Everyone plays tag, using breakout rooms in Zoom
Energize the group
Increase facility and comfort with using Zoom breakout rooms
This is a great warm-up to teach people how to move between breakout rooms, if you are designing a larger call with multiple sessions running concurrently.
Before the GameIn order to play this game, the host needs to make all the participants co-hosts in Zoom. This will allow them to move between breakout rooms.
The Zoom host will create breakout rooms and get ready to automatically assign people to rooms. Create 1 breakout room for 4-5 people on the call.
Invite someone to be '“it”. If it is a large group then ask a few people so 1 out of 10 participants are "it" Once the game begins, the people who are “it” can tag someone by counting until 10 and then say someone’s name. (S)he will be the next “it”. Demo this in the main session before opening the breakout rooms.
The Zoom host begins the game by randomly sending everyone into breakout rooms. Everyone will need to know how to access the "breakout room" button at the bottom of their zoom screen and click "join" to join a different room. At the end of the game, close the rooms and everyone will return to the main session.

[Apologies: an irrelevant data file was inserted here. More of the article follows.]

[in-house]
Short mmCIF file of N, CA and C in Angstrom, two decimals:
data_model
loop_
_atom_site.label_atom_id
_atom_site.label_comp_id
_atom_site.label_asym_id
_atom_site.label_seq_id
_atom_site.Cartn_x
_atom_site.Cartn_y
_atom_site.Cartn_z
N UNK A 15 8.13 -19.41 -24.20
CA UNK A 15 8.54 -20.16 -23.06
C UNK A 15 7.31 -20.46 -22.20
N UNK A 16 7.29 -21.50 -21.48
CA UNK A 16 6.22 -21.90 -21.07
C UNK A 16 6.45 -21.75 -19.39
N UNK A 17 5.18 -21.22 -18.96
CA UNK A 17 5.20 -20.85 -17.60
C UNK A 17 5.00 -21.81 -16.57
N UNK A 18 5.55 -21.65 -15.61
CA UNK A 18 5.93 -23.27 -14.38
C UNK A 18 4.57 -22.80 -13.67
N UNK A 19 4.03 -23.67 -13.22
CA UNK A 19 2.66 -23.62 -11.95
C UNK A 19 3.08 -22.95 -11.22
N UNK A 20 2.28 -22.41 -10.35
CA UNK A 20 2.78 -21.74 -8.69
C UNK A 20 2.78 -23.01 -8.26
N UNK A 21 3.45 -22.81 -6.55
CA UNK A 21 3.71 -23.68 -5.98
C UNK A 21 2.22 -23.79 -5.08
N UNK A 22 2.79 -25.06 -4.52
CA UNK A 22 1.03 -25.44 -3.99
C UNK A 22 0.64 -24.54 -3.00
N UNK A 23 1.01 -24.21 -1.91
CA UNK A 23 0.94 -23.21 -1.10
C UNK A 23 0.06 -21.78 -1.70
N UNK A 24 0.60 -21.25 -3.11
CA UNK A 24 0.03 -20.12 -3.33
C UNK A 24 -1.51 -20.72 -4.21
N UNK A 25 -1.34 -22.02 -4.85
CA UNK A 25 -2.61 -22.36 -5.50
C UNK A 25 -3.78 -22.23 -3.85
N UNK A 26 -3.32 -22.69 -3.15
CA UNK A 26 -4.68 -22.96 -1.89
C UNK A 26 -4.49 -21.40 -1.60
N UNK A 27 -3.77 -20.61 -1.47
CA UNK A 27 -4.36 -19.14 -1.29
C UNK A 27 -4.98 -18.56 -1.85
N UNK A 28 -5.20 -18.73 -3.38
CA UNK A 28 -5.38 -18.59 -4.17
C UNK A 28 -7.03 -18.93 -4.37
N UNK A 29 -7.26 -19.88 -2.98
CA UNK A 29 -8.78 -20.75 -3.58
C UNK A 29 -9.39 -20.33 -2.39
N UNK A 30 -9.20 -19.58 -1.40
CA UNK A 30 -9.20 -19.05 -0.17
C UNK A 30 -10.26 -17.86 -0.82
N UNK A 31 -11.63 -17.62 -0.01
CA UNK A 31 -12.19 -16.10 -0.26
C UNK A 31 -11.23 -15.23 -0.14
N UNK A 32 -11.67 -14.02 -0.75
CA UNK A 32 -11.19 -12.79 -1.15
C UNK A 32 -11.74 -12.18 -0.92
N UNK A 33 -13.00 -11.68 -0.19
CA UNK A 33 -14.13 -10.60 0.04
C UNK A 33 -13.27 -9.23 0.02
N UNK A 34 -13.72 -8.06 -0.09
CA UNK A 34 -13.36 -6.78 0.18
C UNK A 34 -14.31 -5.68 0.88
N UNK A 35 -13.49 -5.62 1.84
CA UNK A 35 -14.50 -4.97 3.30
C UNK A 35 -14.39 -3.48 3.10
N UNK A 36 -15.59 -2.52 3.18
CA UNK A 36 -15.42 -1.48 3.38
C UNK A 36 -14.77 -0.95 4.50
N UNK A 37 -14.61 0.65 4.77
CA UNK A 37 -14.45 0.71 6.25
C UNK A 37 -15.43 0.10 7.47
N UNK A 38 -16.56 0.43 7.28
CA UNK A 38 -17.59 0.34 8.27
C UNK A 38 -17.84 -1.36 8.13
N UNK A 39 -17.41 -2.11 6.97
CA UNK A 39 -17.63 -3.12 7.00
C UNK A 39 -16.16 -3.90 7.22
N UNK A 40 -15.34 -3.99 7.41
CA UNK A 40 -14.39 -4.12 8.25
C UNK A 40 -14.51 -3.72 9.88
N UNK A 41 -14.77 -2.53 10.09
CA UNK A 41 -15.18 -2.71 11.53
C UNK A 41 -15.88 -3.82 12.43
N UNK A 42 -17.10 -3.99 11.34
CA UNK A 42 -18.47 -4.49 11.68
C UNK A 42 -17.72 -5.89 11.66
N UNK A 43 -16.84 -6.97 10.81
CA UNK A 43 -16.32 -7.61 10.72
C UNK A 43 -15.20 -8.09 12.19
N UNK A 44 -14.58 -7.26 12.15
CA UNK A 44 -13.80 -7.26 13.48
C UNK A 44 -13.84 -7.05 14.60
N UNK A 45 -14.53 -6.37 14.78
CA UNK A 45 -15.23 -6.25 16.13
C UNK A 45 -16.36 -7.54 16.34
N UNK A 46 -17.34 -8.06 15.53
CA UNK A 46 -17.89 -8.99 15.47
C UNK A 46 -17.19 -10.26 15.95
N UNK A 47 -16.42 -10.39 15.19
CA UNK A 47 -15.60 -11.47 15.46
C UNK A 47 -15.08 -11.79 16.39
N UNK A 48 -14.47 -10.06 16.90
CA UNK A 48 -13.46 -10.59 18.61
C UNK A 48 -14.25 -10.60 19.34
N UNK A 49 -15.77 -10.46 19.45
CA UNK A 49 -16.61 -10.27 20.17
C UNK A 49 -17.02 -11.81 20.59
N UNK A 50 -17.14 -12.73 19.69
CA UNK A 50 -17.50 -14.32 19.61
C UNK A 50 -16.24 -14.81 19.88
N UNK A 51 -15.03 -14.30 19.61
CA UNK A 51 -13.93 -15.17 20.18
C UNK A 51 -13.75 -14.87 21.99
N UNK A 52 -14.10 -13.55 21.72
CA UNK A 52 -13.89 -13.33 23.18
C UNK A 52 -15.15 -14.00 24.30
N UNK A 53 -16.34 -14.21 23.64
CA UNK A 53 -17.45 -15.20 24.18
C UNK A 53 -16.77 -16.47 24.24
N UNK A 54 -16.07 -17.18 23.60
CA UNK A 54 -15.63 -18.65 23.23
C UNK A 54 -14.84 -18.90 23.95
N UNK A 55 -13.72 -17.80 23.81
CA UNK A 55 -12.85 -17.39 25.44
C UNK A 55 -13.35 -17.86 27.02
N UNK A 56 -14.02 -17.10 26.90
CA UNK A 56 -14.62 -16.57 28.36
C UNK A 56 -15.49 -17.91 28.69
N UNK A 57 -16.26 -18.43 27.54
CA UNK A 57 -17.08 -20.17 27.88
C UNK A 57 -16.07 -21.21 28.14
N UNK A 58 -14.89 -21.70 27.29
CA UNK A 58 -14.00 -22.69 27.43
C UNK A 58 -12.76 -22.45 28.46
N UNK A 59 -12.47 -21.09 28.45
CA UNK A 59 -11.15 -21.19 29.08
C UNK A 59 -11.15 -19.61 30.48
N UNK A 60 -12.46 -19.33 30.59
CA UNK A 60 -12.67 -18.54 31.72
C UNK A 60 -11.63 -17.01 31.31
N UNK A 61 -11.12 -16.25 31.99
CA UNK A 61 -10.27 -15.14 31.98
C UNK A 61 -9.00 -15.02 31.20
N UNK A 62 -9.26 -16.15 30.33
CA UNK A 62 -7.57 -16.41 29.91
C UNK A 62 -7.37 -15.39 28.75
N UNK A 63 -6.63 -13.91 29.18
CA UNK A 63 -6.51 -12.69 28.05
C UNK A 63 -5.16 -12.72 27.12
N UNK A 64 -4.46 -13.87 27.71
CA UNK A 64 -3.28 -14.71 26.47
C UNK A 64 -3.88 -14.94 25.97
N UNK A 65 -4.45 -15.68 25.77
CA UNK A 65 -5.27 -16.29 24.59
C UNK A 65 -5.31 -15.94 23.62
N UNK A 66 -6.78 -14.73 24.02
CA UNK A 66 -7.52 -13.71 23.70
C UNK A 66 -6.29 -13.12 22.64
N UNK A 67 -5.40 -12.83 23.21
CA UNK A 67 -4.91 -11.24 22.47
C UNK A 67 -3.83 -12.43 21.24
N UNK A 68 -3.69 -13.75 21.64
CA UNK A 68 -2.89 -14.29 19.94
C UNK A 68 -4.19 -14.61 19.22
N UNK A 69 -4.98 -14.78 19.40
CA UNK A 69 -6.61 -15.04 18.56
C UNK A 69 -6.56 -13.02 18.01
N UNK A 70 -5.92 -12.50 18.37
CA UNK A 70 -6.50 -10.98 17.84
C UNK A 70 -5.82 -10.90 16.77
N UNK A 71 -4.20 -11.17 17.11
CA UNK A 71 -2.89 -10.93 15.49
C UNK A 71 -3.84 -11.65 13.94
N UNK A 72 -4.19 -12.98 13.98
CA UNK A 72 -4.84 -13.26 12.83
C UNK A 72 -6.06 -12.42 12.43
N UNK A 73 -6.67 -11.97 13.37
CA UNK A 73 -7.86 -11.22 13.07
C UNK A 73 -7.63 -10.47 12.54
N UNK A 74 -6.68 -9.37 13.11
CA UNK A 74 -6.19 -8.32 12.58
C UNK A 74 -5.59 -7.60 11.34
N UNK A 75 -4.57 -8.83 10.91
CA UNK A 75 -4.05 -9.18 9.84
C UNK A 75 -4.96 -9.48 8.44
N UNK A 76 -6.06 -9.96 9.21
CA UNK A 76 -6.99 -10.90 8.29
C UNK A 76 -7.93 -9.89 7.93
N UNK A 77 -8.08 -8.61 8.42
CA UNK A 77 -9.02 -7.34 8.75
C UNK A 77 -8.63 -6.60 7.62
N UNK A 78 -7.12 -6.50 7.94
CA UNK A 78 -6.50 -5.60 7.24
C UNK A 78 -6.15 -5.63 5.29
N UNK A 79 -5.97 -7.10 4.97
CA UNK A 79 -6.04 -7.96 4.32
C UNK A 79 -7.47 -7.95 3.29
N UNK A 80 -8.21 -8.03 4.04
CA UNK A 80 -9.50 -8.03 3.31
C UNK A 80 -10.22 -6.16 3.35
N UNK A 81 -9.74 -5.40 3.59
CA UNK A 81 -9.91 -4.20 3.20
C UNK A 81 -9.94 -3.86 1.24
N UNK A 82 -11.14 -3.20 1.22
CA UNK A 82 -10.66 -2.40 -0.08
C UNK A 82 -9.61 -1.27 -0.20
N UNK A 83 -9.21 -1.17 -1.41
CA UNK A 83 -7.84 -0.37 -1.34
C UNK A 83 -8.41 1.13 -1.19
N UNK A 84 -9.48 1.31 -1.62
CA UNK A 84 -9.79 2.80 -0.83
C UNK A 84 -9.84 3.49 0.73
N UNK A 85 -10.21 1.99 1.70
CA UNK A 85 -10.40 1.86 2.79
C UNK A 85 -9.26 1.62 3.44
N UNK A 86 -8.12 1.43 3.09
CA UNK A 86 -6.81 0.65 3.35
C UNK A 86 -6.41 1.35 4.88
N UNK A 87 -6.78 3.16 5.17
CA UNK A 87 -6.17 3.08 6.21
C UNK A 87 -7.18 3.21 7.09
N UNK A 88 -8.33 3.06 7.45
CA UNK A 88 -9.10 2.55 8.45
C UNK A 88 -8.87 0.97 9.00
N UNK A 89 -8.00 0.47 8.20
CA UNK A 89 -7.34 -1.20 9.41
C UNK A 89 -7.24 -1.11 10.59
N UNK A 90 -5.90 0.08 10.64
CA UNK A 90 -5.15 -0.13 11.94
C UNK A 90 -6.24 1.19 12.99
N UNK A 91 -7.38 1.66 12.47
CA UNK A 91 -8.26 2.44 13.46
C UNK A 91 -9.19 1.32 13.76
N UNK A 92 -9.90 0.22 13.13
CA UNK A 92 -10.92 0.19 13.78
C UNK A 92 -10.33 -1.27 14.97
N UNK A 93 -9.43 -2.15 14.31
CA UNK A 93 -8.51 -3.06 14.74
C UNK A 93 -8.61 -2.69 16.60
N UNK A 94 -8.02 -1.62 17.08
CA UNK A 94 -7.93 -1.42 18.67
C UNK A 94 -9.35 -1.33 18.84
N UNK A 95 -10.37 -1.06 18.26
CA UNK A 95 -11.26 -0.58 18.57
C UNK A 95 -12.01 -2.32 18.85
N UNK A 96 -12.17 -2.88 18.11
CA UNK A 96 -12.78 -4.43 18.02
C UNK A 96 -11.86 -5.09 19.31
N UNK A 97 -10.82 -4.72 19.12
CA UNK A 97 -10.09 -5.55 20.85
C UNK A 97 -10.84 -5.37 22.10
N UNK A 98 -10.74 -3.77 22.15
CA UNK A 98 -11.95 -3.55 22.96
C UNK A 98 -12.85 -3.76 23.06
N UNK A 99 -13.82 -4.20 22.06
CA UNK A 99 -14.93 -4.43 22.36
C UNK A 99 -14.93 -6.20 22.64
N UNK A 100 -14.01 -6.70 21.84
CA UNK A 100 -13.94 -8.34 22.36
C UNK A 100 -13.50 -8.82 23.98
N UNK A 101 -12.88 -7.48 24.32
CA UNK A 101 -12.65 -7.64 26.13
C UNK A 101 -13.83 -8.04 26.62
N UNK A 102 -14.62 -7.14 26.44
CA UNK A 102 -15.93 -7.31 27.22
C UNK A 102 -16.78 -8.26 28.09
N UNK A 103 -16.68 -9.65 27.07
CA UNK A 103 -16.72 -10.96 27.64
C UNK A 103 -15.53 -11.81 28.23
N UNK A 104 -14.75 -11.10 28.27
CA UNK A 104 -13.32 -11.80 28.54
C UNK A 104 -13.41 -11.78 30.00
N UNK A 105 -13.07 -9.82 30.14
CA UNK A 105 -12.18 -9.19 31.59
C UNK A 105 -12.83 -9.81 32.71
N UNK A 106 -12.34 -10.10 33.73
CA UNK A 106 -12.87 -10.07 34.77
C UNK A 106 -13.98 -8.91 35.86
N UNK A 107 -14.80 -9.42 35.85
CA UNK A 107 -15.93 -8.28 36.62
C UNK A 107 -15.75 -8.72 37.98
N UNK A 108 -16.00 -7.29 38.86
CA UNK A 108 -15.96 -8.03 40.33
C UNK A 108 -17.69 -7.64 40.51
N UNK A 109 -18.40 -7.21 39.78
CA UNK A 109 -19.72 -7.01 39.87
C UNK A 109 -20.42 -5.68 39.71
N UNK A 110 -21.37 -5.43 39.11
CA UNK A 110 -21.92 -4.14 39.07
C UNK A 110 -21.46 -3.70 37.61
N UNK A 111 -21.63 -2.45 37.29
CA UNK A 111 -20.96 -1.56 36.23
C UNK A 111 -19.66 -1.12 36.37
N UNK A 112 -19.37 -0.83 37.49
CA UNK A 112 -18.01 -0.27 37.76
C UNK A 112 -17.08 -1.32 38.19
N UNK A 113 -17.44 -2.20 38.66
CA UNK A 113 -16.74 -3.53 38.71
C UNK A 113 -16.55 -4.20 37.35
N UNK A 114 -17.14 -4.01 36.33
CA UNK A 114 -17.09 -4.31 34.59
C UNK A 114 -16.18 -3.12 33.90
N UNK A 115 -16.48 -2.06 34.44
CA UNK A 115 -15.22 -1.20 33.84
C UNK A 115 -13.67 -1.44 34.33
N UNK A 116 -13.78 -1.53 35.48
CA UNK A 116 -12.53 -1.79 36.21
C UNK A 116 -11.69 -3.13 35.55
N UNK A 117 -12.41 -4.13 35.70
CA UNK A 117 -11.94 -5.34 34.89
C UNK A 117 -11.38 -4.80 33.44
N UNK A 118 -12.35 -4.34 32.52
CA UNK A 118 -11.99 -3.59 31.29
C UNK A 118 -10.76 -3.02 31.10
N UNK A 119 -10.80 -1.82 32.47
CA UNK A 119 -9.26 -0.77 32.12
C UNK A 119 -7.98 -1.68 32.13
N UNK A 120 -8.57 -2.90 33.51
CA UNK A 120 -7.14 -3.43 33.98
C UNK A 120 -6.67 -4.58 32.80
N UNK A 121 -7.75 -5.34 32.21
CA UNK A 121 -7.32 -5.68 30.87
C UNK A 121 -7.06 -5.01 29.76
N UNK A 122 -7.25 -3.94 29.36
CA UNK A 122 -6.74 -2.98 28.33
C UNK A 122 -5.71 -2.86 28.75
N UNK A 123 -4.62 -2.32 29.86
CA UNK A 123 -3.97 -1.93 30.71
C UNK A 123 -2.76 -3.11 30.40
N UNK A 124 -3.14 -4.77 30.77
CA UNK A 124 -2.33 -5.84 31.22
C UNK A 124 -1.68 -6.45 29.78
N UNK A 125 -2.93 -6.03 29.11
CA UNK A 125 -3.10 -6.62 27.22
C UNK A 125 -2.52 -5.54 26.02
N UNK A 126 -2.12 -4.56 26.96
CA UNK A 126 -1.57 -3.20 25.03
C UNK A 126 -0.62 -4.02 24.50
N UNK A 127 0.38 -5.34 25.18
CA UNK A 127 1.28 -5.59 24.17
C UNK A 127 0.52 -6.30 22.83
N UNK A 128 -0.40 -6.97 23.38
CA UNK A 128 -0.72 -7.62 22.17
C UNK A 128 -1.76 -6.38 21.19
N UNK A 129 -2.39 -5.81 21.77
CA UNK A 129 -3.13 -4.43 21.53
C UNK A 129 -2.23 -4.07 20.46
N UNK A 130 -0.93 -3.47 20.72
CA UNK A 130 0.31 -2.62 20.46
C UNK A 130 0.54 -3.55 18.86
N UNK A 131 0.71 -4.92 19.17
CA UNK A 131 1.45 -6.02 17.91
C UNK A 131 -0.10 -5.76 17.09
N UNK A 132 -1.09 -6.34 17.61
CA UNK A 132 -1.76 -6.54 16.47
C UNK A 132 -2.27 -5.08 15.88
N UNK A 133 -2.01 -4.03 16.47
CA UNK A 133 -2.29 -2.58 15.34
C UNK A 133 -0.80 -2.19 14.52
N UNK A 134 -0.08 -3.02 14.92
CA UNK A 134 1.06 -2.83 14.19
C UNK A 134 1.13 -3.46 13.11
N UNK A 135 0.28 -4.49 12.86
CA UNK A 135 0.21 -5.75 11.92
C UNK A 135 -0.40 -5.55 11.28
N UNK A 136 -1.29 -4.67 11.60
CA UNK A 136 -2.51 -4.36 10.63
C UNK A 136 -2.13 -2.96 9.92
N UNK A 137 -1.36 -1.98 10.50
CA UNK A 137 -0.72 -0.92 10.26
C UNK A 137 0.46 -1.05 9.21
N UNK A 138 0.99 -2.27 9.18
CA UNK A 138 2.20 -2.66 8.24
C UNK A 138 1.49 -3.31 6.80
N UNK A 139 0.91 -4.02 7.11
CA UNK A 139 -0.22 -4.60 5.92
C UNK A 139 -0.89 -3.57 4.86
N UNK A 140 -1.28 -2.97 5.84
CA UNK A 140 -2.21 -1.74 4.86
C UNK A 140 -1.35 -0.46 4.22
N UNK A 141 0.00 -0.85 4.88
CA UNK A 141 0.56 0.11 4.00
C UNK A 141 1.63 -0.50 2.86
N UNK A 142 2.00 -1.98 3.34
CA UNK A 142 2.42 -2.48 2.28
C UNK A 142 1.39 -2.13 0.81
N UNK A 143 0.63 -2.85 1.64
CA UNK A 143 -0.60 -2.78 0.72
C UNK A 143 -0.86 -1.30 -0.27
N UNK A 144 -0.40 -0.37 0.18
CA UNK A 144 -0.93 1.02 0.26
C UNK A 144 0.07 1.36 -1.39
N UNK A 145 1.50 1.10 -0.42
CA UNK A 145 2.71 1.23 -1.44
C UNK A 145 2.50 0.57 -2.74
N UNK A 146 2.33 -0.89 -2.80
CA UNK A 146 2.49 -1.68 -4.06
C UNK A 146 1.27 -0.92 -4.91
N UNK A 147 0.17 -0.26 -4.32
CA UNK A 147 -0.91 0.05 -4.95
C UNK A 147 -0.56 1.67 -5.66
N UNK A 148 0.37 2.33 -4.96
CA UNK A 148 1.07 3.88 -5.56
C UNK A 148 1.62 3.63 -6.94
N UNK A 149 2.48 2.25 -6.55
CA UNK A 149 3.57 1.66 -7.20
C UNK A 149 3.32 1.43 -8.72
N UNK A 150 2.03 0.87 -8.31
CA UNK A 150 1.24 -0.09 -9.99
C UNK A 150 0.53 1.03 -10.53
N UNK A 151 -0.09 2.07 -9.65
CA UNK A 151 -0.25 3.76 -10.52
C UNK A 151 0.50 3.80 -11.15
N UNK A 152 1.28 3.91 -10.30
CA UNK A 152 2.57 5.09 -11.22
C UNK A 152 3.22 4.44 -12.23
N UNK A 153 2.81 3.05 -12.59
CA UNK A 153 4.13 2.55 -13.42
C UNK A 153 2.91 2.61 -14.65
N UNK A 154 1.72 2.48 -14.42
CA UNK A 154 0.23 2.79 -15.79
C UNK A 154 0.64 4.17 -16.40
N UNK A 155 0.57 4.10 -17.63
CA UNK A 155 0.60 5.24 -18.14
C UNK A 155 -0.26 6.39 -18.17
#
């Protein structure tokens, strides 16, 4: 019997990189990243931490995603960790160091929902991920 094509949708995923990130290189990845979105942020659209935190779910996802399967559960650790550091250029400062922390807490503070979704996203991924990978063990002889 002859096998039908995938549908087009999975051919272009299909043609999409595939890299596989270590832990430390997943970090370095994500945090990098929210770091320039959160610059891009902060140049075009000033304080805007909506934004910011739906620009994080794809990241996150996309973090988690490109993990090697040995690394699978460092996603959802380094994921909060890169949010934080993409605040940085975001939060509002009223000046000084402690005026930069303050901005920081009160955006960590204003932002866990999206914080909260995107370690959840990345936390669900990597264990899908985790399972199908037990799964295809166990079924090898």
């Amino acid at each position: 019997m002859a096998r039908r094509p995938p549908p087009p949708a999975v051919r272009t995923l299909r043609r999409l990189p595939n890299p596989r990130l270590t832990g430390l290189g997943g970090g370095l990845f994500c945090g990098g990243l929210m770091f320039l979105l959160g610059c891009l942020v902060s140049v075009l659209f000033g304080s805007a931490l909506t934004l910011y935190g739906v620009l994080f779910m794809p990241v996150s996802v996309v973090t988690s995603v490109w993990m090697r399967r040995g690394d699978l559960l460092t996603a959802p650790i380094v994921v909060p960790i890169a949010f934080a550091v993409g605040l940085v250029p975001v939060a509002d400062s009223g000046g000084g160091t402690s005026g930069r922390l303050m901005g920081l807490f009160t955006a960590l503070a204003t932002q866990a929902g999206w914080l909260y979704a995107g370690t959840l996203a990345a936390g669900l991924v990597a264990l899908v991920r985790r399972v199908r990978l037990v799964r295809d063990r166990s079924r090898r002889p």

If people come back to the main session, the Zoom host will send them back into a random breakout room.
Note: People using a Chromebook, tablet, or phone may not be able to freely move themselves between breakout rooms. They will need to return to the main session to be put in a new room by the host.
Create a “safe” breakout room where you can’t get tagged.
Freeze Tag: Choose a few people to be it as before. These people will be it for the whole game. When they catch someone instead of that person becoming it, they freeze (strike a frozen pose, just like people do when they have a bad connection on Zoom). To unfreeze them, anyone in the room can sing happy birthday to them. If the singer gets to the end of the birthday song without being tagged, they are now unfrozen and can continue to play the game.
This game was originally developed by Raymond Van Driel, Erica Marx, and members of the Applied Improvisation Network, where new variations continue to be co-created.
Erica Marx Coaching
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